Studio: international art — 67.1916

Page: 140
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https://digi.ub.uni-heidelberg.de/diglit/studio1916/0145
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Reviews and Notices

THE CHA-NO-YU (TEA CEREMONY) ROOM IN THE JAPANESE GARDEN

life, of the evanescence of life, that is borne in
upon one when sitting in that cha-no-yu room,
which, in a way, symbolises this philosophy of life,
and one feels constrained to humble oneself before
the greater power, and to be moved by the desire
to rise to an ethereal plane, so as to be in har-
mony with the infinite.

There in that room has been served tea in the
true style of cha-no-yu, an institution of deep spiri-
tual meaning, which has been observed in Japan
for more than four hundred years. Cha-no-yu is
indulged in for the purpose of tranquillising
the mind and extricating oneself from the whirl
and bustle of life’s struggle and for concentrating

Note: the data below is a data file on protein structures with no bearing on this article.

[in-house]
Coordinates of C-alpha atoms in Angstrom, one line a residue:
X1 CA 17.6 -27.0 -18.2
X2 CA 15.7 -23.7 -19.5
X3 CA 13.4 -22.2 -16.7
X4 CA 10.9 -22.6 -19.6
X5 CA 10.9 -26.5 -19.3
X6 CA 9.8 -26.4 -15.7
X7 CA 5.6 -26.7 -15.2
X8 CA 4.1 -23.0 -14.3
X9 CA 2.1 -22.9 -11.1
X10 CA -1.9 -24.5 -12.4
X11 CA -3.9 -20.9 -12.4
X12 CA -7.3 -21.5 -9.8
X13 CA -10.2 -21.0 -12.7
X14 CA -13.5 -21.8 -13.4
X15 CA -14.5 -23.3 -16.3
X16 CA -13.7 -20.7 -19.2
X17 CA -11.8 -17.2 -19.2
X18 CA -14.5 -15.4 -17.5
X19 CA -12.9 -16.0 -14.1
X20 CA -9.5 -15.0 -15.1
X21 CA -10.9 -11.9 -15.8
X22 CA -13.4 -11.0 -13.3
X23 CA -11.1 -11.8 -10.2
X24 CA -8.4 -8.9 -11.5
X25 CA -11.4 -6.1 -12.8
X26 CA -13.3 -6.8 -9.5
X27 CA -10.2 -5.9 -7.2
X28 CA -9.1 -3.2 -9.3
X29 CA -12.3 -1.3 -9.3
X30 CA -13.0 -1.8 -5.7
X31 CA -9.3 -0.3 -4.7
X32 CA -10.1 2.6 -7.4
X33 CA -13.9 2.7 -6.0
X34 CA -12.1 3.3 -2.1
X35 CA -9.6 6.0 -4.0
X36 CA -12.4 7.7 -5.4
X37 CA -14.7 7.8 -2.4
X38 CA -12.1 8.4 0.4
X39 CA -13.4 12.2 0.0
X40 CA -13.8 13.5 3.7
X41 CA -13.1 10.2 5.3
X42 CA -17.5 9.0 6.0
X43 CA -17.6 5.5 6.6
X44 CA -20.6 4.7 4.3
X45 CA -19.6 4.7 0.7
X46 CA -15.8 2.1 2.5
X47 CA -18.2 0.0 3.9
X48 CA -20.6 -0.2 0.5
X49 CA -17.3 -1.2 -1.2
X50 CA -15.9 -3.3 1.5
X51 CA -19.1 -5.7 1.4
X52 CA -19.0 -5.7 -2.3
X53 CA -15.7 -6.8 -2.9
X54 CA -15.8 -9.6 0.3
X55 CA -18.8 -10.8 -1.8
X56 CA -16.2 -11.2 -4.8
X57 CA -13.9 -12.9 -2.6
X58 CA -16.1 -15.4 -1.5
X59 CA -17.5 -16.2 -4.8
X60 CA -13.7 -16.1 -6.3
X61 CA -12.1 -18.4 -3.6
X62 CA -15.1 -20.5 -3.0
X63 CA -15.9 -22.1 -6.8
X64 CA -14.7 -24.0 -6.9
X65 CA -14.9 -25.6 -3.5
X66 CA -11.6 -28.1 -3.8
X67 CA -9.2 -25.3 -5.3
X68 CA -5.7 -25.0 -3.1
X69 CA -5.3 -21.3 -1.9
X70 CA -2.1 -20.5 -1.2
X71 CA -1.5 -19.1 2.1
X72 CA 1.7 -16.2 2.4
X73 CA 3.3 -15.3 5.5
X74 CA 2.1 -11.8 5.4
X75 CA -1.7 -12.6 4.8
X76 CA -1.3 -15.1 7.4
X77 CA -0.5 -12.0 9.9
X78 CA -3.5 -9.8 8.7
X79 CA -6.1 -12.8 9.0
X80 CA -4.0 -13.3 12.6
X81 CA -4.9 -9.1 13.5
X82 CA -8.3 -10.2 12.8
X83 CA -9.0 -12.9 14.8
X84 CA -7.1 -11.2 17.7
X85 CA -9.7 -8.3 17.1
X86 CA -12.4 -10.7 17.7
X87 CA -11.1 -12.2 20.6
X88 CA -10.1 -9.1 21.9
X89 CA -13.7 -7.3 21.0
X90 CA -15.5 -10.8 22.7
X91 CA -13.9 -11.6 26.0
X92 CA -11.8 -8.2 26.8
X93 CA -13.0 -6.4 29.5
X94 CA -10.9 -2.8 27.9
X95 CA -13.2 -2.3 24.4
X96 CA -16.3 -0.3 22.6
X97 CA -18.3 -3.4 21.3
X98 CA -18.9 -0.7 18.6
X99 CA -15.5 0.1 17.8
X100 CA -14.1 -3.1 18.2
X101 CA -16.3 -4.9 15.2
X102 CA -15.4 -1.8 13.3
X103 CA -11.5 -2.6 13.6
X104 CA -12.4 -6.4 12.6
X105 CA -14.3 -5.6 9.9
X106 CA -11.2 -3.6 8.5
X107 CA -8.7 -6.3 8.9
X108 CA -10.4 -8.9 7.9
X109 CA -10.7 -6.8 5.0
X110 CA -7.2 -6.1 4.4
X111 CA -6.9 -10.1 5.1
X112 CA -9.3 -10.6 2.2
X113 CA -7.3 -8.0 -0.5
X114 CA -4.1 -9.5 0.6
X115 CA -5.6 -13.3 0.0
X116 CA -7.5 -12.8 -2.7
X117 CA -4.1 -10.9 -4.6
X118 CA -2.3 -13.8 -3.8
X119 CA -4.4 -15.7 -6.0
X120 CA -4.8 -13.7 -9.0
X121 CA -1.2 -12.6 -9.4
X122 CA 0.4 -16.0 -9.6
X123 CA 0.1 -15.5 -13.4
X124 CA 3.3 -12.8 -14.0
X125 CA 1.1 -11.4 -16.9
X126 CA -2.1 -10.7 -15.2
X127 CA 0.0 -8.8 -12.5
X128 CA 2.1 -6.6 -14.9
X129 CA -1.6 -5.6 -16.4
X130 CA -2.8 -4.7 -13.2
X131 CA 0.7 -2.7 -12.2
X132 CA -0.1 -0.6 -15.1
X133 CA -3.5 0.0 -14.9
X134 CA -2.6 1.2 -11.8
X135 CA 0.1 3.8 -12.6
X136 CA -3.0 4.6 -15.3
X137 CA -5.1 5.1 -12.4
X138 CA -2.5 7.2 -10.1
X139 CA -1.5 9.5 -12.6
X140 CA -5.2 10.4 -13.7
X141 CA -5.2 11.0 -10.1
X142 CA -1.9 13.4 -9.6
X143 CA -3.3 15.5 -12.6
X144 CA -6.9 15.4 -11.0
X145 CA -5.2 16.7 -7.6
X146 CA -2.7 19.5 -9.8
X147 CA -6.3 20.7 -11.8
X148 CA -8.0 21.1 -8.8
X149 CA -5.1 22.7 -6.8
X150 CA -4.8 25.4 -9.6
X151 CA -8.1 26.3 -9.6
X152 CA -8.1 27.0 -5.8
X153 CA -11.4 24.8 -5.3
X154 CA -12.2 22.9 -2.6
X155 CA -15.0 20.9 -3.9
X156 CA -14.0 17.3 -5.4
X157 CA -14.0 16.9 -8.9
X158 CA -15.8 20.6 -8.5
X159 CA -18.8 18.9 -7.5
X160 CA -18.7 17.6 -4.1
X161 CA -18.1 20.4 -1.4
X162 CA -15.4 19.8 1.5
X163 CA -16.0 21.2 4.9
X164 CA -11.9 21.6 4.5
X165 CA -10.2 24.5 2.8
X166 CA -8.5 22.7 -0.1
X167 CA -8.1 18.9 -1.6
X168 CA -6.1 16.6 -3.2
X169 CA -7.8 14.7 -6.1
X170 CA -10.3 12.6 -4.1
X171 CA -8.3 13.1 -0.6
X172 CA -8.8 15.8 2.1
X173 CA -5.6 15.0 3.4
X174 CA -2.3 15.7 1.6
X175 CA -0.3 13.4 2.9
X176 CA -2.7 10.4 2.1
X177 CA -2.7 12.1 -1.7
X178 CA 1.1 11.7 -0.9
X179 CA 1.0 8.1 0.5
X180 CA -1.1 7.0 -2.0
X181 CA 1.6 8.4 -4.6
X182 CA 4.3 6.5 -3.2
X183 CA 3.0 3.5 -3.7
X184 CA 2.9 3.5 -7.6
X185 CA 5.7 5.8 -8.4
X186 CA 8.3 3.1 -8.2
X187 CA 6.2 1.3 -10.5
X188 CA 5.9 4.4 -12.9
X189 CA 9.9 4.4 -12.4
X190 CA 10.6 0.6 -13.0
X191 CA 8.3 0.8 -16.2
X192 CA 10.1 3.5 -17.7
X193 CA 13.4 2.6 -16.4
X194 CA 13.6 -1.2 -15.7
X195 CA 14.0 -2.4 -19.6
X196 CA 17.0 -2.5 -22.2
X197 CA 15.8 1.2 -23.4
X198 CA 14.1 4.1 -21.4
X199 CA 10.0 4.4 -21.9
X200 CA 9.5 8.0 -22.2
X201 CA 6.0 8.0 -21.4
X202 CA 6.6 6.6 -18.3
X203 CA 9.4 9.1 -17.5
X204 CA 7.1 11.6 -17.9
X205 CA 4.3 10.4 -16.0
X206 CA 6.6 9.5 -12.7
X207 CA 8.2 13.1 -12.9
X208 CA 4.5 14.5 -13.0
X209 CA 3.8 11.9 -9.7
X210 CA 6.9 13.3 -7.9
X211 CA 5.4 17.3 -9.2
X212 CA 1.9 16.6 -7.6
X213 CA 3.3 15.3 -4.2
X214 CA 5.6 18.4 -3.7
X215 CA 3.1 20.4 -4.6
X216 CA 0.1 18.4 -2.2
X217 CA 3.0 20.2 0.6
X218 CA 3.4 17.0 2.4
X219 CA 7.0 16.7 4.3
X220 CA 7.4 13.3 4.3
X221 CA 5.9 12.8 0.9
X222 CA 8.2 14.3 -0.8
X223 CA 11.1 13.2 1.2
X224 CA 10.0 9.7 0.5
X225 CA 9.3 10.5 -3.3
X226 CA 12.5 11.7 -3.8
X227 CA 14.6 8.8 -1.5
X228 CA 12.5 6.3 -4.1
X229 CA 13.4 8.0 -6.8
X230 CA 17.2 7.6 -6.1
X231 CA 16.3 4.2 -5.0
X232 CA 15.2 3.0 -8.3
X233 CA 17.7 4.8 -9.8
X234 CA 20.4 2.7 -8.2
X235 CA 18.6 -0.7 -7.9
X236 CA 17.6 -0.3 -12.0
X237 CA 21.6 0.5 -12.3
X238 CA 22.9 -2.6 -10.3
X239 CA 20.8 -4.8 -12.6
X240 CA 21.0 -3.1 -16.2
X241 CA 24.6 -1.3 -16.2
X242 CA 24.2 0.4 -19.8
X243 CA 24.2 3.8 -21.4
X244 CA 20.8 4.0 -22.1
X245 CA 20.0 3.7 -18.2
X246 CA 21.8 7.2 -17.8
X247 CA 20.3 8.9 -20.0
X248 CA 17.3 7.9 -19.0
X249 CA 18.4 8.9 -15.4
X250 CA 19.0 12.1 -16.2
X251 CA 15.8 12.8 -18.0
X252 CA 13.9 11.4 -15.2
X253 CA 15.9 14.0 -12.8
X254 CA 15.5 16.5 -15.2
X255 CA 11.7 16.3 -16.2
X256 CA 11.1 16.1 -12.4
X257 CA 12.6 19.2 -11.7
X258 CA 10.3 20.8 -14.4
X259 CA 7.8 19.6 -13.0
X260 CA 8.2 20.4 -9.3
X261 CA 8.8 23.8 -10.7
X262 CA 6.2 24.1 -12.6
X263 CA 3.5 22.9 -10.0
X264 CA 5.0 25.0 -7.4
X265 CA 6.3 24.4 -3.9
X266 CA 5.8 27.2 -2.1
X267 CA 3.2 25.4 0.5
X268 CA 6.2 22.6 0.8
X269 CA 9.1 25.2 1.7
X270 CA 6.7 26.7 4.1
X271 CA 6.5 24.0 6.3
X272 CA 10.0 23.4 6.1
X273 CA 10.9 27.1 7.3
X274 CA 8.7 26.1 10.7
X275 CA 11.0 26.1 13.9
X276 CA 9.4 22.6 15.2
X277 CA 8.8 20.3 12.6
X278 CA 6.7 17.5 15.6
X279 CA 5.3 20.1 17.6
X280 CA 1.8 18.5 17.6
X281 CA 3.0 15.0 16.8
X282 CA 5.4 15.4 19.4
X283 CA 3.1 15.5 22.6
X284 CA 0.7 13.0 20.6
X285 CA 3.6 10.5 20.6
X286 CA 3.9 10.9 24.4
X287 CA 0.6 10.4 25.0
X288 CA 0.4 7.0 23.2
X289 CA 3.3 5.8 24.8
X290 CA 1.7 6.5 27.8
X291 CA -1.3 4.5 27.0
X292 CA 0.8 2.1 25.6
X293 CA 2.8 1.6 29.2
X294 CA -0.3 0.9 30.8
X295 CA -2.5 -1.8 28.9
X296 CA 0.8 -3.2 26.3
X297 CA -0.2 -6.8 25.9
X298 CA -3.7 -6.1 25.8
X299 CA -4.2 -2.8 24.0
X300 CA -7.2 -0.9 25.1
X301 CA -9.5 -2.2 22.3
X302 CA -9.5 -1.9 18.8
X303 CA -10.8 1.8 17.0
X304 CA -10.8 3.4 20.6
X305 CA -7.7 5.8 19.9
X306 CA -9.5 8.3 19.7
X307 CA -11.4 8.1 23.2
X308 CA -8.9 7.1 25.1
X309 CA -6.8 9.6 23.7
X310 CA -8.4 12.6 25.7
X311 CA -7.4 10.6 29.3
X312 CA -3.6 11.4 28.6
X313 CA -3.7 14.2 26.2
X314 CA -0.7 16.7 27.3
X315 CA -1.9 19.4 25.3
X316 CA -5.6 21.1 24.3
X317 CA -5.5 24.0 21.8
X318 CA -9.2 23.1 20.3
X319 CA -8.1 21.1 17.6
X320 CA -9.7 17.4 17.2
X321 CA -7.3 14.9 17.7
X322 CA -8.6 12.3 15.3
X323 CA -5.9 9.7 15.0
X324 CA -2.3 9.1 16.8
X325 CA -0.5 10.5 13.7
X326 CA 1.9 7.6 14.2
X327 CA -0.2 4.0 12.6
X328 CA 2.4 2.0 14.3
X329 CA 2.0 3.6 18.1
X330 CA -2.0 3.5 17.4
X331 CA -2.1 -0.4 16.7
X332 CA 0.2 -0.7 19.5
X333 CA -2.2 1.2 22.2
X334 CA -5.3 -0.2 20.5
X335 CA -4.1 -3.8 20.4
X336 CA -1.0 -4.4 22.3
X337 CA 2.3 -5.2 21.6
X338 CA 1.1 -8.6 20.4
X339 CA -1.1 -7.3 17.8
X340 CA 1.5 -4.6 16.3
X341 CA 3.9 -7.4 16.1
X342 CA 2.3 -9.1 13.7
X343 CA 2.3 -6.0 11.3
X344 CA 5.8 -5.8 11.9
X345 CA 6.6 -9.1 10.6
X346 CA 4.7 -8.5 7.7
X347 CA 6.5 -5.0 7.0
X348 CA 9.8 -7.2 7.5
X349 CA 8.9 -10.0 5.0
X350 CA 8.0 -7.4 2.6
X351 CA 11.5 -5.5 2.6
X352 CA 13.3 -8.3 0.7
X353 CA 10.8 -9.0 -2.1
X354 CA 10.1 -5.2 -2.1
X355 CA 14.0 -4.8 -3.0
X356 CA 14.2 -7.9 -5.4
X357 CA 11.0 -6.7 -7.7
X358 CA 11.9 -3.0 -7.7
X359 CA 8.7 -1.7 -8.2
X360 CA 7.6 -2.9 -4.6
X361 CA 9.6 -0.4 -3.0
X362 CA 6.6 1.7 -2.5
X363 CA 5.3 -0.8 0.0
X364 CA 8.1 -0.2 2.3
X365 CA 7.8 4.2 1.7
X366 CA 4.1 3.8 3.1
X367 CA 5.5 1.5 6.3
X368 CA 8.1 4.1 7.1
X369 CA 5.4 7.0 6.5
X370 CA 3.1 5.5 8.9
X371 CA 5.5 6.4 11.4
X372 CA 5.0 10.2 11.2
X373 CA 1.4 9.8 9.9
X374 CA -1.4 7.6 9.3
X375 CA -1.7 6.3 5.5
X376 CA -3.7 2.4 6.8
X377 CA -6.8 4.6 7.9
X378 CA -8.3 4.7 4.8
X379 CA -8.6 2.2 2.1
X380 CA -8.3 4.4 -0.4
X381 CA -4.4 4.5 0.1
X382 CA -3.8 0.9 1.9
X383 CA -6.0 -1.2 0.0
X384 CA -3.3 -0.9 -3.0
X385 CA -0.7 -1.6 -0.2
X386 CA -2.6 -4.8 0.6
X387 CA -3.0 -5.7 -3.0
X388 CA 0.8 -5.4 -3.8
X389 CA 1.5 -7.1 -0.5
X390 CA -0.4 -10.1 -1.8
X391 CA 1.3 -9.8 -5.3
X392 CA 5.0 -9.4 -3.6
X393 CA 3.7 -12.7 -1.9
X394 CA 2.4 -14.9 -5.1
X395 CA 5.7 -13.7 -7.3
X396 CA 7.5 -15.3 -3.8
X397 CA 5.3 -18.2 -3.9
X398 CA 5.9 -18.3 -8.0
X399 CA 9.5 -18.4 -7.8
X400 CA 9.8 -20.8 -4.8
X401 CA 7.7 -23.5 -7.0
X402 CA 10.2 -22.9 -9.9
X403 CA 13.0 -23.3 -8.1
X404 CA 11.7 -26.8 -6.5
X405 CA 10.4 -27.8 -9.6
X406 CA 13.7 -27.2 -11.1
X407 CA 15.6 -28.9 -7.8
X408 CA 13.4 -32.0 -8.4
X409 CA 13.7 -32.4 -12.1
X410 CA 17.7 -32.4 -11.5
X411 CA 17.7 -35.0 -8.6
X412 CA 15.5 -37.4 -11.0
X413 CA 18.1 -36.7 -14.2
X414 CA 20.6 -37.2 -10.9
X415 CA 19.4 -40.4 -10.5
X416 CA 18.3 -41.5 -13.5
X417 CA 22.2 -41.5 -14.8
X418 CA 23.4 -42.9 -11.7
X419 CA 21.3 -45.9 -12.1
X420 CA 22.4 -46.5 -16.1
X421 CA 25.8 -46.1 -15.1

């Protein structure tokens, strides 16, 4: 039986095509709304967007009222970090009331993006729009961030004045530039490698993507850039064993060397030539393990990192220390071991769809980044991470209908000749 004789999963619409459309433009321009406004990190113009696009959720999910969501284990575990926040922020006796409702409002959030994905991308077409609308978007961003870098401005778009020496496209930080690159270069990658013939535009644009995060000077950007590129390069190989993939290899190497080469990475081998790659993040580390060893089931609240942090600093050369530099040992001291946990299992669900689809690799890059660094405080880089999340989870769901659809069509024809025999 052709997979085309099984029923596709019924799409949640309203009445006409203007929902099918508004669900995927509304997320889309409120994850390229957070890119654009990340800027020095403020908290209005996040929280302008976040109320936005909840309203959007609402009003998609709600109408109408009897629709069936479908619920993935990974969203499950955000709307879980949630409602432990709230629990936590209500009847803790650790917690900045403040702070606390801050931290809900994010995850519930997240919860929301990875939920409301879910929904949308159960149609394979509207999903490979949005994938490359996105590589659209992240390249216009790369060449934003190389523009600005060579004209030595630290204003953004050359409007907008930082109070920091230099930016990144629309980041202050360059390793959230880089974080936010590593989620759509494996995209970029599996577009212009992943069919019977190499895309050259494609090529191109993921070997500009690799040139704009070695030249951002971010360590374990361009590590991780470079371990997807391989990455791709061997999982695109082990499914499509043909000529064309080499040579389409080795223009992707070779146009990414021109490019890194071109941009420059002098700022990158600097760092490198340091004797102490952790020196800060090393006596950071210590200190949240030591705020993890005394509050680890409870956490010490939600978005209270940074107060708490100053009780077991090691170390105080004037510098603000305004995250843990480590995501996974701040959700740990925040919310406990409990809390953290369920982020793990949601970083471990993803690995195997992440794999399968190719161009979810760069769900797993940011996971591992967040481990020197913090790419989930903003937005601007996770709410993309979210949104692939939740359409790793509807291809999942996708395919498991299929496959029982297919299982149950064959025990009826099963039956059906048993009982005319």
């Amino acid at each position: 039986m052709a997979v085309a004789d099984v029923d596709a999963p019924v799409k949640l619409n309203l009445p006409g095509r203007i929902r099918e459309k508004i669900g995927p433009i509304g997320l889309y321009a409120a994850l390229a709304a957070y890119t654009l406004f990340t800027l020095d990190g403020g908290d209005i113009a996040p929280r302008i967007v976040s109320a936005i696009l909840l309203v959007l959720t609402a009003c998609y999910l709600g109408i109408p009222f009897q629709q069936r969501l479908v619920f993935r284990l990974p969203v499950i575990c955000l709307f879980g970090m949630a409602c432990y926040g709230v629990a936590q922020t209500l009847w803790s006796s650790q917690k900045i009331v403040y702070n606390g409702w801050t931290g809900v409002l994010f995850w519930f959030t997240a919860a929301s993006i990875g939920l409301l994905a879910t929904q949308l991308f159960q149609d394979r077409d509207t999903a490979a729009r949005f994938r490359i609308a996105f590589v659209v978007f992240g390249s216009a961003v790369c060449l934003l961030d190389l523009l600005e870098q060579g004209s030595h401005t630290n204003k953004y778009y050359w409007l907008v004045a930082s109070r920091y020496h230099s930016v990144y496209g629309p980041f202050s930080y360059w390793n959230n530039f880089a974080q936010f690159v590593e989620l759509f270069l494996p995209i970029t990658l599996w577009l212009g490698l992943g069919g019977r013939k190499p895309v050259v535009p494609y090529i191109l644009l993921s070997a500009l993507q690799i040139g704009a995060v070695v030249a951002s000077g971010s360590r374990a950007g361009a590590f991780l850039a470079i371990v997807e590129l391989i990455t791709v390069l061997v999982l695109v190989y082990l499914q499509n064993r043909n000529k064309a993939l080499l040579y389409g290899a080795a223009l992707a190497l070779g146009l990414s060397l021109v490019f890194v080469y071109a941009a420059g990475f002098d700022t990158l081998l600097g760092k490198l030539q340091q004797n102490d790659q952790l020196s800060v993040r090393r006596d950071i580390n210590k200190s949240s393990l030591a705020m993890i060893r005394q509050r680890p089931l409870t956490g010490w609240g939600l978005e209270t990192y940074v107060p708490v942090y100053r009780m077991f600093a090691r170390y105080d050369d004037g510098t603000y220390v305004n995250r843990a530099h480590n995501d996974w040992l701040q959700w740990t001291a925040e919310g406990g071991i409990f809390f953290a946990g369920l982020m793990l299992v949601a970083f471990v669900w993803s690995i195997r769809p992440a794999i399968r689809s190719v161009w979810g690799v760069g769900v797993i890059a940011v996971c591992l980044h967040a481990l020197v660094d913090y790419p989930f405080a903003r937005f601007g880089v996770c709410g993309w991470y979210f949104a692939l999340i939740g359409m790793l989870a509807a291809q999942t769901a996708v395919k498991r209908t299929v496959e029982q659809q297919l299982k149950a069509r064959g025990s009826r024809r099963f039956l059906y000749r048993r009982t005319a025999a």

one’s thoughts on the higher things of life. It is “ a
cult founded upon the adoration of the beautiful
among the sordid facts of every-day existence.”
By this institution not only etiquette is taught
to Japanese young ladies, but patience is incul-
cated, the memory trained, a taste for art
developed, meekness of spirit fostered, and con-
centration and discipline of mind cultivated. In
fact, through it are given all those things that make

up the culture and accomplishments of ladies.
Even business men of the present time in Japan
take refuge in the cha-no-yu, where, leaving the
hustle and bustle of life, they find much-needed
peace and tranquillity. Harada-Jiro.

REVIEWS AND NOTICES.

Six Portraits of Sir Rabindranath Tagore.
By W. Rothenstein. (London: Macmillan.)
ioy. net.—This book, of portfolio size, is prefaced
by Max Beerbohm. That writer’s art is hardly
less self-conscious than Mr. Rothenstein’s own.
It justifies itself in this case by making the point:
“ Most men are not at all like themselves.” Few
men resemble their work. Mr. Rothenstein, we
are told, has the power, that belongs to fine por-
traitists, “ of showing through the sitter’s surface
what he or she indeed is.” This is true, and it
passes nearly all the necessary criticism on
Mr. Rothenstein’s book. For ourselves we find
Mr. Rothenstein’s style somewhat thin. And
since style in its character corresponds with the
thought of an artist, it is impossible for us not to

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